He rolled his eyes again, and with his quill drew a perfect black symbol for infinity and connected it to the line through a triangle. Alchemical formulas translated into numbers translated into magic. The symbols turned silver, then faded into the parchment. Another answer correct, of course.

"Do you ever wonder if you're dreaming your reality?" she asked before slipping another chocolate mint leaf into her mouth. Her cheeks glowed a bit before she swallowed it.

"Only when we do Arithmancy homework together," Draco replied, and, with a bit of an extra flourish, completed another line of equations.


Draco needed answers to pressing questions. Not 'How did my father both father and mother me?' or 'How did my mother not realize that I was not of her blood?' or 'How do the blood wards at Malfoy Manor work if I don't have the right blood?' although getting an answer to that last question would satisfy a strange academic craving he generally liked to indulge. One never knew what information would come in handy.

But Draco needed answers to the gauche and practical questions.

"Professor Snape, do you have a moment before tea?" he asked after Potions. He had dawdled at his desk, arranging his fichus leaves just so before he could leave. He did not want any of the students to think he was deliberately staying after class - no, he had made a clean break with Snape and wished to keep it that way. However there was no other professor of whom he could ask these questions. After all, he wasn't on anything resembling conversational terms with anyone but Vector - and Vector certainly wouldn't know any of the answers Draco needed.

"One moment, Mr. Malfoy," said Snape. He placed homework parchments on the upper right hand corner of his desk, and folded his hands. Even though Draco was standing above him, Snape still managed to look down his nose.

"What of my tuition? Pocket money? New robes?" Unfortunately, it all came out in a rush, when Draco had been determined to sound as though he didn't care.

"While I was all for turning you out into the Scottish winter, you're not yet a pauper, Mr. Malfoy." Snape pursed his lips and Draco wanted to punch him, but fisticuffs were unbecoming a Pureblood patriarchŠ which Draco would be if there were actually a Malfoy family of which he could be the patriarch as opposed to just himself and a bunch of rowdy House Elves with Muggle-ized notions of freedom.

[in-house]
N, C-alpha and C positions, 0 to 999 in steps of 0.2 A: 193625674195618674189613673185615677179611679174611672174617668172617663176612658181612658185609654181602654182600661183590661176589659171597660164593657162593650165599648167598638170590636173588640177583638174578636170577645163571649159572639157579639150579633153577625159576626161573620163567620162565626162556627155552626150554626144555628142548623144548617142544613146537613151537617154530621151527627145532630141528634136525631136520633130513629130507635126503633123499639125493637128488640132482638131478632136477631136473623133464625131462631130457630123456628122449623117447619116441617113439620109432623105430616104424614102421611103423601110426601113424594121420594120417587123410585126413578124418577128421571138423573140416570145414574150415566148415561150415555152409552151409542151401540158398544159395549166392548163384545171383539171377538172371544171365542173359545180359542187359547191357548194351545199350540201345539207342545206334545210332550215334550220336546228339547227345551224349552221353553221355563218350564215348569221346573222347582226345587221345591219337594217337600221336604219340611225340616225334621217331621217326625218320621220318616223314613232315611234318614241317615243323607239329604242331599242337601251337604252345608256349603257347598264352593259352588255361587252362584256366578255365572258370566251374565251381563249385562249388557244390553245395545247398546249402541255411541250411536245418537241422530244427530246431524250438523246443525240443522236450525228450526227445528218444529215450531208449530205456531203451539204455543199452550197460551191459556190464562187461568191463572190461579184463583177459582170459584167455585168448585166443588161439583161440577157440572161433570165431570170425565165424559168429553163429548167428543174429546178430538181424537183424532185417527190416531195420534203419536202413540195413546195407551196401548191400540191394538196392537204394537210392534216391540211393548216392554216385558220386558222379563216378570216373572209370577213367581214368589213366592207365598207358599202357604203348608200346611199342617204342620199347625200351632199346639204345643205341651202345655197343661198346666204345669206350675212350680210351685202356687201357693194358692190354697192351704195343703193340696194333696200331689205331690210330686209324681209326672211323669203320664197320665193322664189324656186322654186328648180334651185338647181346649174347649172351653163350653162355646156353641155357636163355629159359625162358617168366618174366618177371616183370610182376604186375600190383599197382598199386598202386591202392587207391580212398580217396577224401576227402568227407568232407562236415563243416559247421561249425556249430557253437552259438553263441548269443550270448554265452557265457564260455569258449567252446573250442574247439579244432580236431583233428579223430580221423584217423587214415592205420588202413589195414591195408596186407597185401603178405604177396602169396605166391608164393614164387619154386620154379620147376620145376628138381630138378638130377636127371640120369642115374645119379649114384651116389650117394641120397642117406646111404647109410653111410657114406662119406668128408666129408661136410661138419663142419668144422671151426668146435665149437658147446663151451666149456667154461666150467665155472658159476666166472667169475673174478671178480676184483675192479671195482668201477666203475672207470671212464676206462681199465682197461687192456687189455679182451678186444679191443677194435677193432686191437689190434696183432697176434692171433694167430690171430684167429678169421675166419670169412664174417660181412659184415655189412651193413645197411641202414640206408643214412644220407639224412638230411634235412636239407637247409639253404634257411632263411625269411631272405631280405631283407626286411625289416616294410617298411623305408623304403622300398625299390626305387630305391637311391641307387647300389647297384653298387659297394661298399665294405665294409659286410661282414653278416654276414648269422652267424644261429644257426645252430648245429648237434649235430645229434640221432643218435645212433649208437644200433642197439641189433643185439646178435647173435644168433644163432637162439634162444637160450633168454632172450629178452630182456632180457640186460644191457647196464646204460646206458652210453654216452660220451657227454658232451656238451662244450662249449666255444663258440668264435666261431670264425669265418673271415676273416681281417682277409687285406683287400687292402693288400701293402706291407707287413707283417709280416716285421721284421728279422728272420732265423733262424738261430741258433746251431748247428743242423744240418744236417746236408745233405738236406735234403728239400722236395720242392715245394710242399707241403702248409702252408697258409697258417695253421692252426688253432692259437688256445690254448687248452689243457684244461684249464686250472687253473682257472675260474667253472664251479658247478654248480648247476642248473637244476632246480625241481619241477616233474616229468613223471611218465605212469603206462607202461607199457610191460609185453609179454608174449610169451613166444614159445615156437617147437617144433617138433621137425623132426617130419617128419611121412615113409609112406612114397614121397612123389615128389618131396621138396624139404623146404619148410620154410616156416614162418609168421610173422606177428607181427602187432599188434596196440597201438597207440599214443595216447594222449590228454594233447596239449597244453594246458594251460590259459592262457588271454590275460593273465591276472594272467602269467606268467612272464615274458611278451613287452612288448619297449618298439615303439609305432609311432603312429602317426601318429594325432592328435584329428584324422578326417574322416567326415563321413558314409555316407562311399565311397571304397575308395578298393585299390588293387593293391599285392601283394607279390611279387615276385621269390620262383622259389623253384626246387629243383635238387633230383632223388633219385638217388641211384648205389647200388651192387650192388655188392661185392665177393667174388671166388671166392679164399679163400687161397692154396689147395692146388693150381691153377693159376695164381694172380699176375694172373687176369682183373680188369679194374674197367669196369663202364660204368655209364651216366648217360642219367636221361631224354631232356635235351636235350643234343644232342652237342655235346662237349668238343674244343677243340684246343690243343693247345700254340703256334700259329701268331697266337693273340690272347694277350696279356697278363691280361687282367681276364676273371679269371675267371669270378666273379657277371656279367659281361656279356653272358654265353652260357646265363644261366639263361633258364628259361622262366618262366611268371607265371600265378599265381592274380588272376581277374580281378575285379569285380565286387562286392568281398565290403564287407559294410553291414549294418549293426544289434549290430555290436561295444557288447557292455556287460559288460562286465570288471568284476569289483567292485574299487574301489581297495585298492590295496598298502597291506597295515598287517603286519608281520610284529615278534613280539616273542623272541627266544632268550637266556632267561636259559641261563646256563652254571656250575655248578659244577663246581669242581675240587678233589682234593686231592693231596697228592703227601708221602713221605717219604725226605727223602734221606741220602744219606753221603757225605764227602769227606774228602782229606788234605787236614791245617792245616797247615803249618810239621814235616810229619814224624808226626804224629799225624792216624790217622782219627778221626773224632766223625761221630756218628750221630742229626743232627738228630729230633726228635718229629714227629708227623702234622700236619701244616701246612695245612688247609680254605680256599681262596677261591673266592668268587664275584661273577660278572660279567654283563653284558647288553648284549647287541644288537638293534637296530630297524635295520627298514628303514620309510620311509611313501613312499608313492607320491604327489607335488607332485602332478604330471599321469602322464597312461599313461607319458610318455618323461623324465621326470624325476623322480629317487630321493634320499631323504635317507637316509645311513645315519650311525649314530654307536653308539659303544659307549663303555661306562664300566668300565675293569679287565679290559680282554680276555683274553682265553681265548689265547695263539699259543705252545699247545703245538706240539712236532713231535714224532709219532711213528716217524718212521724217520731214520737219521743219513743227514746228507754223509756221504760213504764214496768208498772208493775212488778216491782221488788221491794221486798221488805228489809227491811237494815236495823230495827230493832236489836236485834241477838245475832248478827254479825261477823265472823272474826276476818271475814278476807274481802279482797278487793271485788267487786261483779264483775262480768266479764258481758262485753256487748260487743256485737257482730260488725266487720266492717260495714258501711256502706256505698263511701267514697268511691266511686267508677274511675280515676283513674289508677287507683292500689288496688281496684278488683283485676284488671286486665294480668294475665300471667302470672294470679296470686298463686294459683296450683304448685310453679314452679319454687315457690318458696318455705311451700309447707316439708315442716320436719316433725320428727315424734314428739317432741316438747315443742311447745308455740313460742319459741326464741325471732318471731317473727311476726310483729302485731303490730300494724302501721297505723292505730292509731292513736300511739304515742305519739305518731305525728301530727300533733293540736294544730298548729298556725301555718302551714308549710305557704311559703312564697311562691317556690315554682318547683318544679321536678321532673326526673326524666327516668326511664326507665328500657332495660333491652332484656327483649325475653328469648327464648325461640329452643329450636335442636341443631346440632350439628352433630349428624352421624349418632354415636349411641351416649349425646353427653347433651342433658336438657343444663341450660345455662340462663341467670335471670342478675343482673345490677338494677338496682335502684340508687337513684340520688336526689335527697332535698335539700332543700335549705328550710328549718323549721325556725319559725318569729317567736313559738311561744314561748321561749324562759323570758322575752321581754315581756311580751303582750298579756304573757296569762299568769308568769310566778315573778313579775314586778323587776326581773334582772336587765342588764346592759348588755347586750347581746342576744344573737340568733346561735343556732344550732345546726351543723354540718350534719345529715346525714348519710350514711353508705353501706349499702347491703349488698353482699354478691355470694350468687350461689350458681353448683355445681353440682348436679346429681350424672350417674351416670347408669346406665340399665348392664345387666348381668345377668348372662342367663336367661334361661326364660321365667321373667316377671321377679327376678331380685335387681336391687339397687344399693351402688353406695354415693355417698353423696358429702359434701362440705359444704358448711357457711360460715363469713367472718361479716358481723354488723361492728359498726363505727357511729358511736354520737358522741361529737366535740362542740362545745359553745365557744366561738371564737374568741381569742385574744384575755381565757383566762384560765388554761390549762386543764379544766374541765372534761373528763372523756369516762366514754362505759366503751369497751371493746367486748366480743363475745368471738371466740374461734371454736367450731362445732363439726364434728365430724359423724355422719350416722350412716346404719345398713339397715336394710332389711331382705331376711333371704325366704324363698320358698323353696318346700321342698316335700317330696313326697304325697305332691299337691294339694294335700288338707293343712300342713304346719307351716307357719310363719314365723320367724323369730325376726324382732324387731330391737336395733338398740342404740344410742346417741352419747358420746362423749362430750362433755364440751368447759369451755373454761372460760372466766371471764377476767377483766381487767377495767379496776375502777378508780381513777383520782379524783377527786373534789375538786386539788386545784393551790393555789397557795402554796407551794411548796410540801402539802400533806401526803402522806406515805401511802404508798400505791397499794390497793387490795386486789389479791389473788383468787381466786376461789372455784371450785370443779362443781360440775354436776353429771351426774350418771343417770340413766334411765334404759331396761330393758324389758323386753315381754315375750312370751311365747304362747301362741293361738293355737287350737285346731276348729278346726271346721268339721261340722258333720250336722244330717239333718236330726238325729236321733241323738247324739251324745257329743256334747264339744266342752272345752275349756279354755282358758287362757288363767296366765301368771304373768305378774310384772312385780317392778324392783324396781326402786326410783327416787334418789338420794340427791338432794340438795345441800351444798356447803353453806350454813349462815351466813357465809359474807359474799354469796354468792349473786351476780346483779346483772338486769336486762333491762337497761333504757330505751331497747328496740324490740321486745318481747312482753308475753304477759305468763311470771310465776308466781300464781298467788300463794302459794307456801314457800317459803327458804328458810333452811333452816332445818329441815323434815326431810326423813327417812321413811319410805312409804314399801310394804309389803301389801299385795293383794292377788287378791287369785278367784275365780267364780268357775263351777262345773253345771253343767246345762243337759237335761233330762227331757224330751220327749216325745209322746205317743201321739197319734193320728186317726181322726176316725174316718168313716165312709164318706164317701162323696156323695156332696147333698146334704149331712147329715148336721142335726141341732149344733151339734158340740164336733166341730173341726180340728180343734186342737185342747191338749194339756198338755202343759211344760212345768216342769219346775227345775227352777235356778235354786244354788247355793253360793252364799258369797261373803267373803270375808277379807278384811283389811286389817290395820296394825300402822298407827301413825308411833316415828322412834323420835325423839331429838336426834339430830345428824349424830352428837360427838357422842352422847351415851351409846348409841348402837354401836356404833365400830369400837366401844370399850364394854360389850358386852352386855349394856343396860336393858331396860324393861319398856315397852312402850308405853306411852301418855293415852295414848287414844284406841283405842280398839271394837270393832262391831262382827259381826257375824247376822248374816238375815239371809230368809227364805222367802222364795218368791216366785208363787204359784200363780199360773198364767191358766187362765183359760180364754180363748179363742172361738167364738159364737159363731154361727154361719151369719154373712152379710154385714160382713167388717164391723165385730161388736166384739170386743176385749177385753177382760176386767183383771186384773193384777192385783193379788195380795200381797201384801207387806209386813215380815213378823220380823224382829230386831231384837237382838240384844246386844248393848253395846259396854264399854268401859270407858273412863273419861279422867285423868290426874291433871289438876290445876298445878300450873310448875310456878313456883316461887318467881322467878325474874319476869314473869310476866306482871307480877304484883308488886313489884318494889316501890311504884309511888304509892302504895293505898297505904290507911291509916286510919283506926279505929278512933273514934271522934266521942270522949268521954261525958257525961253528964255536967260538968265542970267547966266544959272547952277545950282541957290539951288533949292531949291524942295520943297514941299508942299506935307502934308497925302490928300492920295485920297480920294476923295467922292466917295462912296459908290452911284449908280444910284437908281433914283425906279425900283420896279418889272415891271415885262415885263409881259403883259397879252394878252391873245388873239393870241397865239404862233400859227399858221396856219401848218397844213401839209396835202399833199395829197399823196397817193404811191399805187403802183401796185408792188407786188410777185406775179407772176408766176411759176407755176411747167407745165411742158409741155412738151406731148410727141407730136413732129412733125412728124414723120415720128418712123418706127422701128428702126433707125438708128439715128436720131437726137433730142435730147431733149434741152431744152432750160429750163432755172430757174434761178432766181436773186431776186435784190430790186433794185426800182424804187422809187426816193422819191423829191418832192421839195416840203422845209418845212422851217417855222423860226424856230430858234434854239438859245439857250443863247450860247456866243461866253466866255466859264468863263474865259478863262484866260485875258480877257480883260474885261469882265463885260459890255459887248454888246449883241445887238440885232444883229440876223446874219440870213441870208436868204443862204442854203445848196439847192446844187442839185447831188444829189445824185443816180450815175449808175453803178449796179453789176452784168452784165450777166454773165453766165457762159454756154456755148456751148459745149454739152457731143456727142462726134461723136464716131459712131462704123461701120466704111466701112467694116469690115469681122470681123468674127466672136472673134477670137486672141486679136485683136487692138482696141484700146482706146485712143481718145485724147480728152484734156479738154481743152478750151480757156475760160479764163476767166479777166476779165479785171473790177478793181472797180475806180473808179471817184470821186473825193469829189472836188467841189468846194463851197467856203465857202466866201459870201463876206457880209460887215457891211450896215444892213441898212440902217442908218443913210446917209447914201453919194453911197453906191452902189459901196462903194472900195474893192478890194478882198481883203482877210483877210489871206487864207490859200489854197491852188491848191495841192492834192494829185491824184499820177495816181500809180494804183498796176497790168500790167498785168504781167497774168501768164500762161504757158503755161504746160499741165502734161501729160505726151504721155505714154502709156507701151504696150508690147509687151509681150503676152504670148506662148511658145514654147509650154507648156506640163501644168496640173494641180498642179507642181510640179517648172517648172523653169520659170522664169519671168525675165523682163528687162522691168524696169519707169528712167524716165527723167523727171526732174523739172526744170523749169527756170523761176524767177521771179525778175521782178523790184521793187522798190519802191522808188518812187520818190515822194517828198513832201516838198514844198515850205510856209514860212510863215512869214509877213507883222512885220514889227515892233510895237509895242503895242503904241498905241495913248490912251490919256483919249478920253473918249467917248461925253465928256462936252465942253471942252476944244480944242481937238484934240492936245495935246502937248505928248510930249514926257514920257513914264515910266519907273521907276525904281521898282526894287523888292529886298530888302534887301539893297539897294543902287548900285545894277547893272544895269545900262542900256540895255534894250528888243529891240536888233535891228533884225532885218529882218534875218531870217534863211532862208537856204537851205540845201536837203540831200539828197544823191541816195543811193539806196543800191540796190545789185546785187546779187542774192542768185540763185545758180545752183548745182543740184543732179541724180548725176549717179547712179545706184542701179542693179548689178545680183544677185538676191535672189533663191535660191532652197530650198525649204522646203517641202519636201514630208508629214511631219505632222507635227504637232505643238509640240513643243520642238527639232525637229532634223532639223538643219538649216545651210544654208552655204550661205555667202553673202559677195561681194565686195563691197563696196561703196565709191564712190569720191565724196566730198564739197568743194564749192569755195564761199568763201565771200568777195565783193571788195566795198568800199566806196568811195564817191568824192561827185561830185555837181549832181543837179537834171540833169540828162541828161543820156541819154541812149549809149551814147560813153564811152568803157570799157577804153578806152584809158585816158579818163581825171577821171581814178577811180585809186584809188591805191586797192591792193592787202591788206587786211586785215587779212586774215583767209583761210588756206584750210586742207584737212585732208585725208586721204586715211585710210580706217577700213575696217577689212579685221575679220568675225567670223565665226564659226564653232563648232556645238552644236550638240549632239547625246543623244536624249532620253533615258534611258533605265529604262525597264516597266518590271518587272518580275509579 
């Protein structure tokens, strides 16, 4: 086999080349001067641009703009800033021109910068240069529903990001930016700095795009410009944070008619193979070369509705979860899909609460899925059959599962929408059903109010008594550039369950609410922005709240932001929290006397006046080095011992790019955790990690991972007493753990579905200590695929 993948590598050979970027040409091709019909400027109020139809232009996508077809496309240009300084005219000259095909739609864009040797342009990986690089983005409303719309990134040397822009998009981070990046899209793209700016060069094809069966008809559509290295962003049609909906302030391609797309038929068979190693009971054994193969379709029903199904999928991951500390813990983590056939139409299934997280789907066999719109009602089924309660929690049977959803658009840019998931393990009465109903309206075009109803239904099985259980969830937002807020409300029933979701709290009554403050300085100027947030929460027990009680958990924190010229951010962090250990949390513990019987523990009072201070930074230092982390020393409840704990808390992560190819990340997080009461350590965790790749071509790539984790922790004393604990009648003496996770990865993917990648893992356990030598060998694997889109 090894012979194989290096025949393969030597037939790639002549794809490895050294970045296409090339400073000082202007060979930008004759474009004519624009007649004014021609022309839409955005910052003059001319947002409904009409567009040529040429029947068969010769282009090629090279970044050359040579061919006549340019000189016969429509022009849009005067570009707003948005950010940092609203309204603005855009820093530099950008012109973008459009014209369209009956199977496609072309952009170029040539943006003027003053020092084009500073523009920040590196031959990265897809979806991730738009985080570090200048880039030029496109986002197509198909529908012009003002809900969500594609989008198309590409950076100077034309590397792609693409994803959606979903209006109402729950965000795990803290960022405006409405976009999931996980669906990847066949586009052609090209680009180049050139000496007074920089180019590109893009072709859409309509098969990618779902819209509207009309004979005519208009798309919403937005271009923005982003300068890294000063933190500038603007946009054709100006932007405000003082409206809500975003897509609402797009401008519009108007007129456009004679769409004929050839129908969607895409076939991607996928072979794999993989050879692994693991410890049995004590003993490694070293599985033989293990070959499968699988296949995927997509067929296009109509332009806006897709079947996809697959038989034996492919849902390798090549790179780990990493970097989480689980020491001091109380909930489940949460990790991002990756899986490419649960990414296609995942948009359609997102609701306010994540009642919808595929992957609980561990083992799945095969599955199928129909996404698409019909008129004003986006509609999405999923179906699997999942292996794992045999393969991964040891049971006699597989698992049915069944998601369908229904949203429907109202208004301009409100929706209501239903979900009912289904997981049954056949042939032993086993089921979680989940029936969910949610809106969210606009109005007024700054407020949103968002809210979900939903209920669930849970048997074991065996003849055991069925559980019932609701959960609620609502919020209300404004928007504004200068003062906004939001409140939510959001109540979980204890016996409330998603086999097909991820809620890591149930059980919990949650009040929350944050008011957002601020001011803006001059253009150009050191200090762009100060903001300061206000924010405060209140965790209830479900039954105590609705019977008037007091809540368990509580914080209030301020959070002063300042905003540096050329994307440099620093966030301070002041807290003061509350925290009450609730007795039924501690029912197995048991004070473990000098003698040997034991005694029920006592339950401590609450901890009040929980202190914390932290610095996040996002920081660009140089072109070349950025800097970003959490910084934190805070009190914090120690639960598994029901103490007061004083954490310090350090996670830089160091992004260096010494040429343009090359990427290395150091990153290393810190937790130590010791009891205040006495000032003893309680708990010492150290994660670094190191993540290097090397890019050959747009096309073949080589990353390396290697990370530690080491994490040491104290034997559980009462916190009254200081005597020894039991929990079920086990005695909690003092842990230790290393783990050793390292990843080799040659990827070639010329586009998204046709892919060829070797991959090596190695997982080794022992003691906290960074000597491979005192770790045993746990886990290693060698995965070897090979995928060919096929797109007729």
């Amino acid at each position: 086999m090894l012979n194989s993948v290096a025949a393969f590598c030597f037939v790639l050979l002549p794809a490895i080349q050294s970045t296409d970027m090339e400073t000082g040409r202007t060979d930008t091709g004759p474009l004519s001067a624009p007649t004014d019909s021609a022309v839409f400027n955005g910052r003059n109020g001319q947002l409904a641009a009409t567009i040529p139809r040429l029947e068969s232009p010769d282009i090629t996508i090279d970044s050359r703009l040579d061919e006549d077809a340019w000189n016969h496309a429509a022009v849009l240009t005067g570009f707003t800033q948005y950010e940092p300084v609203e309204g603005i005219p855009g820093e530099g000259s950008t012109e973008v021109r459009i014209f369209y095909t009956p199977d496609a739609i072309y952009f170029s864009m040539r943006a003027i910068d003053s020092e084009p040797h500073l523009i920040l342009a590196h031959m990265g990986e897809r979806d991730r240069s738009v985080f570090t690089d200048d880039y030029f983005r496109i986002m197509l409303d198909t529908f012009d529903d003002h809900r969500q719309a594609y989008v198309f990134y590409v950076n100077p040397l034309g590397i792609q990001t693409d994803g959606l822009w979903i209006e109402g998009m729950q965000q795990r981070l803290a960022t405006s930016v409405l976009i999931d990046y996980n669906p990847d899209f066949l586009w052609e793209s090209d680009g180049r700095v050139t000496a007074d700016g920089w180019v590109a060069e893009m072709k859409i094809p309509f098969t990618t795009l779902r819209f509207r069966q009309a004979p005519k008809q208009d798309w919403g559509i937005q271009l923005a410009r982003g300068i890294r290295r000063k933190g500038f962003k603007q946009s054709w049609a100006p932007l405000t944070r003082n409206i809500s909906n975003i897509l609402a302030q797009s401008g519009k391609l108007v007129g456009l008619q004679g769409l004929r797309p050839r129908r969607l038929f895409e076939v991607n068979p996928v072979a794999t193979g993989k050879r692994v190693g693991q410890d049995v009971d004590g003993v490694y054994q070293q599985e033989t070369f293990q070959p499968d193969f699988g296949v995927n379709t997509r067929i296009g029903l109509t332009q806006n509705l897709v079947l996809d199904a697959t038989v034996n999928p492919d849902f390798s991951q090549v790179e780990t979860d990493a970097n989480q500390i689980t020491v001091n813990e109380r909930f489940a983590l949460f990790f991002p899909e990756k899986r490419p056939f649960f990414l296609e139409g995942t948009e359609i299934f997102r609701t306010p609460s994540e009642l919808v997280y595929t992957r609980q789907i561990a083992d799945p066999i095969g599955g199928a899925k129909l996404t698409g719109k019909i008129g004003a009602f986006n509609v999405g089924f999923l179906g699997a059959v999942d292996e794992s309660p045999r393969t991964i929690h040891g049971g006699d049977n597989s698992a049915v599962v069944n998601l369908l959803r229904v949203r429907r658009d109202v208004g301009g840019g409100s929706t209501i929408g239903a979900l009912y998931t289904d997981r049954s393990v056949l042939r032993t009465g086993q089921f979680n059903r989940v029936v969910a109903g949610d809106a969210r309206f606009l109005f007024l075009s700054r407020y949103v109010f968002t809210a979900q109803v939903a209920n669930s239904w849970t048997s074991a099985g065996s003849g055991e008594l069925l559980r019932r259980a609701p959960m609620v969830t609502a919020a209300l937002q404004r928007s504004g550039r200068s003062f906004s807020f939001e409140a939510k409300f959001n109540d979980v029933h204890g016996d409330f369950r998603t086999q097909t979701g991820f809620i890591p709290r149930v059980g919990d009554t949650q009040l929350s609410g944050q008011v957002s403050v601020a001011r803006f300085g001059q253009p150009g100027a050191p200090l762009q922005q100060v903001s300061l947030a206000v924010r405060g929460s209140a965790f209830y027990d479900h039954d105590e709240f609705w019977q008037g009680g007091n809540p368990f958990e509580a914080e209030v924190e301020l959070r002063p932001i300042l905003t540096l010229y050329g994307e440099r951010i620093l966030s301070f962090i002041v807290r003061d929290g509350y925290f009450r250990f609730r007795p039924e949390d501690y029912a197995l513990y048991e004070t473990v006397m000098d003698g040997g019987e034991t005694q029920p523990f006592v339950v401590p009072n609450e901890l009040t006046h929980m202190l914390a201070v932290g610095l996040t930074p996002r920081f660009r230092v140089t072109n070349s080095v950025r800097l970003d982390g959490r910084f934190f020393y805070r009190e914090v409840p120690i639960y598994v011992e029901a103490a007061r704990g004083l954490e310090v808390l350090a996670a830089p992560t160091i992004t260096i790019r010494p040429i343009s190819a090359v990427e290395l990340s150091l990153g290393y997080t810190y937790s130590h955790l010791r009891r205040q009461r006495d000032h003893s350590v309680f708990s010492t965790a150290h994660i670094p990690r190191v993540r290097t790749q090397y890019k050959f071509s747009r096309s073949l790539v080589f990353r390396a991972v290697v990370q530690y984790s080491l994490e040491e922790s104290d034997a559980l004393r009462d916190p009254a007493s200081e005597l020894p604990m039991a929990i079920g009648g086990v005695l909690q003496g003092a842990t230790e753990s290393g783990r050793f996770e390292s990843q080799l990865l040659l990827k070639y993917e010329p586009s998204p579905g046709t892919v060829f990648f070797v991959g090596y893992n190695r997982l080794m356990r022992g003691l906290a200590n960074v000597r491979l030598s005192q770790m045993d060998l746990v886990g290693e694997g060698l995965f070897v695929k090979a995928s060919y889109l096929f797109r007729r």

"You have a trust of money in Gringotts from your father, as well as a bequeathment from your mother, as you would know if you'd paid attention to anything but blood at the reading-off. Your school expenses have been paid for from the Black fortune, by Mr. Lupin. I believe he said it wasŠ" Snape pursed his lips. "Fair."

Snape reached out for the parchment, and a silver tray with green scrolling, containing a few small sandwiches, a cup, and a pot of steaming tea, appeared on the left hand side of his desk with the *pop* of House Elf magic. "I would thank you to go now and leave me to the misery of your classmates' essays."

"I want no one's charity," replied Draco. "Especially a werewolf's."

"You have no choice in the matter; your trusts aren't accessible until you come of age. How would you pay your way through school if not this? Would you work?" Snape chuckled, a grim sound, and Draco grit his teeth. "Once again, you are dismissed."

Draco scowled, but turned and left and went to tea. Queenie smiled at him as he took him his usual seat on the blasted Gryffindor bench and patted his thigh; Longbottom slide a plate towards him.

"I know you prefer the pasty to shepherd's pie," said Longbottom, "so I saved you some."

Draco only took it because it made the Weasel turn purple and splutter, not because he wanted to encourage Neville Longbottom's alarming propensity to be extremely Gryffindor in his vicinity.


Draco had always known not to let down his guard, but he was so very tired of fighting all of the time, of Gryffindors and Slytherins, of everything really, because there was nothing left to fight for except things that no longer existed.